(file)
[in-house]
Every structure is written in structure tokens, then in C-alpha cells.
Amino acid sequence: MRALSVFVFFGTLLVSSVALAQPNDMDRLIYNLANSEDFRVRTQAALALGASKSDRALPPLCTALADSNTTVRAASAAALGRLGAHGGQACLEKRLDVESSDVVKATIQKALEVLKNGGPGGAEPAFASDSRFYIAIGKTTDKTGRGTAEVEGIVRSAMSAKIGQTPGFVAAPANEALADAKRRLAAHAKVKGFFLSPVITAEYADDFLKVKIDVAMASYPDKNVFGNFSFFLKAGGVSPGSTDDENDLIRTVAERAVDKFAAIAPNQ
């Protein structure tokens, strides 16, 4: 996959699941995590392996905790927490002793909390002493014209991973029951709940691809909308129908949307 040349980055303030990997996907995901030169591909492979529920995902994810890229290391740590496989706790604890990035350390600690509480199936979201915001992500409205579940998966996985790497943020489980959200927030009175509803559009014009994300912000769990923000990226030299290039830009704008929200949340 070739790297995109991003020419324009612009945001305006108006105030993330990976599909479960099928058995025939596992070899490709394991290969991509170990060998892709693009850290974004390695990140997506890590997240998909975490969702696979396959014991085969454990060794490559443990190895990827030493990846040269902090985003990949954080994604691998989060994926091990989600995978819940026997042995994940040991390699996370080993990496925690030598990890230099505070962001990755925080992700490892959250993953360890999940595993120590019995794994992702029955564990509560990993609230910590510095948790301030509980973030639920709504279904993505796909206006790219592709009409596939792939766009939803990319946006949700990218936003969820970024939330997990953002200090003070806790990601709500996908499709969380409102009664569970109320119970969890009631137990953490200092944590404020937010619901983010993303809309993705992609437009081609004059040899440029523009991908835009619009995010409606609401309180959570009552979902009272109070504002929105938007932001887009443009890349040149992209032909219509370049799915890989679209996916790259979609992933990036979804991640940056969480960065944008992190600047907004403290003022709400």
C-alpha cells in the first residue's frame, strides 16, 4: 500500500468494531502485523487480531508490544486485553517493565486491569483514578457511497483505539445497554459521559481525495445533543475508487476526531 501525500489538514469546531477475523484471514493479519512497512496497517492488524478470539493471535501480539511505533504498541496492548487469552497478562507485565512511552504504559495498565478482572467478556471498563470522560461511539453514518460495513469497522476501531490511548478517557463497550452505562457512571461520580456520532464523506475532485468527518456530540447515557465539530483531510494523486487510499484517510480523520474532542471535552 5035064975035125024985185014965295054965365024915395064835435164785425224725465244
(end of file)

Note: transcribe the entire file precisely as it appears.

[in-house]
Every structure is written in structure tokens, then in C-alpha cells.
Amino acid sequence: MRALSVFVFFGTLLVSSVALAQPNDMDRLIYNLANSEDFRVRTQAALALGASKSDRALPPLCTALADSNTTVRAASAAALGRLGAHGGQACLEKRLDVESSDVVKATIQKALEVLKNGGPGGAEPAFASDSRFYIAIGKTTDKTGRGTAEVEGIVRSAMSAKIGQTPGFVAAPANEALADAKRRLAAHAKVKGFFLSPVITAEYADDFLKVKIDVAMASYPDKNVFGNFSFFLKAGGVSPGSTDDENDLIRTVAERAVDKFAAIAPNQ
């Protein structure tokens, strides 16, 4: 996959699941995590392996905790927490002793909390002493014209991973029951709940691809909308129908949307 040349980055303030990997996907995901030169591909492979529920995902994810890229290391740590496989706790604890990035350390600690509480199936979201915001992500409205579940998966996985790497943020489980959200927030009175509803559009014009994300912000769990923000990226030299290039830009704008929200949340 070739790297995109991003020419324009612009945001305006108006105030993330990976599909479960099928058995025939596992070899490709394991290969991509170990060998892709693009850290974004390695990140997506890590997240998909975490969702696979396959014991085969454990060794490559443990190895990827030493990846040269902090985003990949954080994604691998989060994926091990989600995978819940026997042995994940040991390699996370080993990496925690030598990890230099505070962001990755925080992700490892959250993953360890999940595993120590019995794994992702029955564990509560990993609230910590510095948790301030509980973030639920709504279904993505796909206006790219592709009409596939792939766009939803990319946006949700990218936003969820970024939330997990953002200090003070806790990601709500996908499709969380409102009664569970109320119970969890009631137990953490200092944590404020937010619901983010993303809309993705992609437009081609004059040899440029523009991908835009619009995010409606609401309180959570009552979902009272109070504002929105938007932001887009443009890349040149992209032909219509370049799915890989679209996916790259979609992933990036979804991640940056969480960065944008992190600047907004403290003022709400």
C-alpha cells in the first residue's frame, strides 16, 4: 500500500468494531502485523487480531508490544486485553517493565486491569483514578457511497483505539445497554459521559481525495445533543475508487476526531 501525500489538514469546531477475523484471514493479519512497512496497517492488524478470539493471535501480539511505533504498541496492548487469552497478562507485565512511552504504559495498565478482572467478556471498563470522560461511539453514518460495513469497522476501531490511548478517557463497550452505562457512571461520580456520532464523506475532485468527518456530540447515557465539530483531510494523486487510499484517510480523520474532542471535552 5035064975035125024985185014965295054965365024915395064835435164785425224725465244